Breeding productivity, nest-site selection and conservation needs of the endemic Turkestan Ground-jay Podoces panderi

Robert J. Burnside* (Corresponding Author), Alex L. Brighten, Nigel J. Collar, Valentin Soldatov, Maxim Koshkin, Paul M. Dolman, Anna Ten

*Corresponding author for this work

Research output: Contribution to journalArticlepeer-review

3 Citations (Scopus)
2 Downloads (Pure)


The Turkestan Ground-jay Podoces panderi, a corvid endemic to the deserts of Central Asia, is both understudied and under-protected. Using standardised nest-monitoring protocols and nest cameras, we estimated its breeding productivity for the first time as 0.586 fledglings per nesting attempt (inter-quartile range, IQR 0.413‒0.734), strongly constrained by a diverse set of predator species (accounting for 88% of failures), supporting the broad pattern that a wide spectrum of nest predators operate in arid environments. The probability of nest success for the 35 days from the start of incubation to fledging was low, 0.186 ± 0.06 se (N = 37), with no influence of season date, nest height or nest shrub species. However, pervasive shrub harvest severely limited availability of taller shrubs for nest-site selection, and thus our ability to detect any effect of height on nest survival. Mean clutch size was 4.8 ± 0.8 sd while hatching probability of an egg from a clutch surviving incubation was 0.800 ± 0.050 se and fledging probability was 0.824 ± 0.093 se for individual chicks in successful nests (i.e. that fledged one or more chicks). Two shrub genera, saxaul Haloxylon spp. and Calligonum spp., were used for nesting more frequently than expected (χ215 = 784.02, P < 0.001), highlighting their importance to breeding habitat suitability. This near-sole reliance on these taller shrub genera, both targeted for illegal cutting, indicates that habitat degradation may lead to increased predation and declines in productivity. Habitat conservation is, therefore, likely to be the most important management strategy for the species and other components of desert systems, as management of so diverse a set of nest predators would be both impractical and inappropriate.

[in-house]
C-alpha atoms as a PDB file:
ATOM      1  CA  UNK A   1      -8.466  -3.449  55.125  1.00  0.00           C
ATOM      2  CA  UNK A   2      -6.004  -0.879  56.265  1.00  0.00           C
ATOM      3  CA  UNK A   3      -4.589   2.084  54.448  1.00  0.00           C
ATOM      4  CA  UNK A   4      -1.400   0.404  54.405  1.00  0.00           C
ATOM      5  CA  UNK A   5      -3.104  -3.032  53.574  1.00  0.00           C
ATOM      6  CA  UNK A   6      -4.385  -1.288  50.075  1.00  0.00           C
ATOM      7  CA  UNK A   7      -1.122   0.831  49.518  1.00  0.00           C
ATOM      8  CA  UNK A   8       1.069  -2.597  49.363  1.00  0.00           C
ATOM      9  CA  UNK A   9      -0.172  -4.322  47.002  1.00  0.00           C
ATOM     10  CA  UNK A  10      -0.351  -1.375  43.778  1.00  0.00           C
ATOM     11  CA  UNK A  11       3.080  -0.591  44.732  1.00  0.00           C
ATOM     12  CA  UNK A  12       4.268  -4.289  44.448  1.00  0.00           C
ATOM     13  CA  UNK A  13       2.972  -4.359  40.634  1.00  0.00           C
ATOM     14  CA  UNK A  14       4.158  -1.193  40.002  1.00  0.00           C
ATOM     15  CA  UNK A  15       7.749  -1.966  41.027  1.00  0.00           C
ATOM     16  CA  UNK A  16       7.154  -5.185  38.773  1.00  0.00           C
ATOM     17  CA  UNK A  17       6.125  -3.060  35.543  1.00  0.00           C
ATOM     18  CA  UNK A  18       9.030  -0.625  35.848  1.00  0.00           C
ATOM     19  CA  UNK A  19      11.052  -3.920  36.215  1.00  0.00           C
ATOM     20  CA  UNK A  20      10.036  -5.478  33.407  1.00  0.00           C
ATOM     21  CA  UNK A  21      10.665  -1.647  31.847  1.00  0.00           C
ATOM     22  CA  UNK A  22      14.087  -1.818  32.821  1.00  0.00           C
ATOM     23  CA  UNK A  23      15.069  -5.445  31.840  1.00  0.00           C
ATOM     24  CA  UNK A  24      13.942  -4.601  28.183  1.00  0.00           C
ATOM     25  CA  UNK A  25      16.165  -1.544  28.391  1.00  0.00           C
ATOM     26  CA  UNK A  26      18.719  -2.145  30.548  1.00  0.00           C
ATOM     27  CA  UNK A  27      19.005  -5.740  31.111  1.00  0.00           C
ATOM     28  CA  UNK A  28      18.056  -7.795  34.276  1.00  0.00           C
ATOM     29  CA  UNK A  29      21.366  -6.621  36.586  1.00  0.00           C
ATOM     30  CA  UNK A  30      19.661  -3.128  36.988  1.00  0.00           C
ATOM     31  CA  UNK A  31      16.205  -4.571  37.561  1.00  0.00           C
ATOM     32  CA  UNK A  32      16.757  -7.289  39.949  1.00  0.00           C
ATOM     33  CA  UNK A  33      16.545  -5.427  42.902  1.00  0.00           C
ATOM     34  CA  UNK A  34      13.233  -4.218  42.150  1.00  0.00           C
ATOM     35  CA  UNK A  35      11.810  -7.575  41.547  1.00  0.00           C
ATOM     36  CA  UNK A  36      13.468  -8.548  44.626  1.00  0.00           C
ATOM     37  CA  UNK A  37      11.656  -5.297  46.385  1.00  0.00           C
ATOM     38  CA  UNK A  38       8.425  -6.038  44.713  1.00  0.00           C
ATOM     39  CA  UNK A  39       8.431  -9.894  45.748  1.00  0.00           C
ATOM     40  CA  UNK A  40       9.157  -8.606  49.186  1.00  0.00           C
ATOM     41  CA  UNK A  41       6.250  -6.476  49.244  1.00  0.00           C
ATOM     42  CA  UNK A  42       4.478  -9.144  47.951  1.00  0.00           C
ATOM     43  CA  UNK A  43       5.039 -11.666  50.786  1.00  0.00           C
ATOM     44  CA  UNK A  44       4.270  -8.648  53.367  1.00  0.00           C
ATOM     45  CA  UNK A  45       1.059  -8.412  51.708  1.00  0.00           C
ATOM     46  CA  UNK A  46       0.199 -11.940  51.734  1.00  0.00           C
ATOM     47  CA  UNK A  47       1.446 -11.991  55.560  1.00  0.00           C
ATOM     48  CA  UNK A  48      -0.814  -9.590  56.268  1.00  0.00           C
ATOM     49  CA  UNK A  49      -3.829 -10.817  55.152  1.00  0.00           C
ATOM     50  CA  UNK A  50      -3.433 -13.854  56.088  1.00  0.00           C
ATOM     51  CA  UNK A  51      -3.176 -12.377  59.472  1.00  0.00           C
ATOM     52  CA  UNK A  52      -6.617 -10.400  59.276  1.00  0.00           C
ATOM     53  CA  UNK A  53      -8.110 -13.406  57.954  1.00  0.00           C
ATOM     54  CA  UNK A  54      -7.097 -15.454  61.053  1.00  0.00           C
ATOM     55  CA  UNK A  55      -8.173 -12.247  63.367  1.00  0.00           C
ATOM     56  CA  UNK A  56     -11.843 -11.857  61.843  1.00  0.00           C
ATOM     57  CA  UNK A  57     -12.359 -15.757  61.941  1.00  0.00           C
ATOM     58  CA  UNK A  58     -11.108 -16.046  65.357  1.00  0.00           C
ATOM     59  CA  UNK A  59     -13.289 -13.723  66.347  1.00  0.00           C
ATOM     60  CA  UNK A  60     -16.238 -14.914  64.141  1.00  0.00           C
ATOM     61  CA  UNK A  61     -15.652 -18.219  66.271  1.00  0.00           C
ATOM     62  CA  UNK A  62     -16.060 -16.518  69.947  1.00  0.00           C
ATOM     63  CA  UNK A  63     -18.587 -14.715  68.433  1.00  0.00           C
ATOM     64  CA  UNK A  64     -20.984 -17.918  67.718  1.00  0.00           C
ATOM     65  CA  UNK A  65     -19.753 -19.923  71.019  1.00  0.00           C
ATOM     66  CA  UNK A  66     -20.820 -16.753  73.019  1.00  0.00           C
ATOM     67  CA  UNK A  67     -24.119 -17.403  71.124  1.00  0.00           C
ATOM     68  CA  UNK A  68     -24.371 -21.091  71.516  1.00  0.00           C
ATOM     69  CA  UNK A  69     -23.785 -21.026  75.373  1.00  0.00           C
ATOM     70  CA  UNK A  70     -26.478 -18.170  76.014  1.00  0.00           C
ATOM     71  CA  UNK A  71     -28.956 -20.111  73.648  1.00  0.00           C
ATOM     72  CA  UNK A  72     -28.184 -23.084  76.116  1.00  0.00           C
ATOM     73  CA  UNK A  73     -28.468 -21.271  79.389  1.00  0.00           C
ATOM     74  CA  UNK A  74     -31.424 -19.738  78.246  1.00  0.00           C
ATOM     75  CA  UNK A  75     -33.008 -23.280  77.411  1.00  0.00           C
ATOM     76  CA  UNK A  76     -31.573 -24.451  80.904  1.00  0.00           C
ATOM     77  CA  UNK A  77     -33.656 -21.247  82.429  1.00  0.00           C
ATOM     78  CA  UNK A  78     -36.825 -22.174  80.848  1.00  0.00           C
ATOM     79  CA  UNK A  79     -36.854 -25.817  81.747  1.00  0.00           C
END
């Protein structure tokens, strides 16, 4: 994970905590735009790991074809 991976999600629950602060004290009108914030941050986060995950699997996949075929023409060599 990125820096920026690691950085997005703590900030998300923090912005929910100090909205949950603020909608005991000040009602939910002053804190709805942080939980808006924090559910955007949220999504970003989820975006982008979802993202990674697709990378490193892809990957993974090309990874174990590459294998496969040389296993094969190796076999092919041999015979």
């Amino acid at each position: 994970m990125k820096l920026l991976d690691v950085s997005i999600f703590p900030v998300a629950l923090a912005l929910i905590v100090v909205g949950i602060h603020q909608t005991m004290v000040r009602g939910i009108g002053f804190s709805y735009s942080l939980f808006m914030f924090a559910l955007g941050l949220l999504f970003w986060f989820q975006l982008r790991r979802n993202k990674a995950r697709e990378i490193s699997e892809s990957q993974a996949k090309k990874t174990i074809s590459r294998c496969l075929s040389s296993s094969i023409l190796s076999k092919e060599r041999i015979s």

Original languageEnglish
Pages (from-to)1175-1183
JournalJournal of Ornithology
Early online date1 Jun 2020
Publication statusPublished - 1 Oct 2020

Bibliographical note

Acknowledgements The Ornithological Society of the Middle East Conservation Fund and the University of East Anglia Environmental Sciences department together funded field transport. The Emirates Bird Breeding Center for Conservation gave logistical support, Dave Showler commented on the manuscript, and the Central Asian Desert Initiative (CADI) contributed cameras for nest monitoring:
al-asian-desert-initiative-cadi-conservation-and-adaptive-use-of-winter-cold-deserts-in-central-asia-16_IV_052-486/. We are grateful to two
anonymous referees whose comments improved the final version of the paper

Data Availability Statement

The data that support the findings of this
study are available in the supplementary material.


  • Kyzylkum desert
  • Nest success
  • Fledging success
  • Nest predation
  • Saxaul Ground-jay
  • Pander’s Ground-jay


Dive into the research topics of 'Breeding productivity, nest-site selection and conservation needs of the endemic Turkestan Ground-jay Podoces panderi'. Together they form a unique fingerprint.

Cite this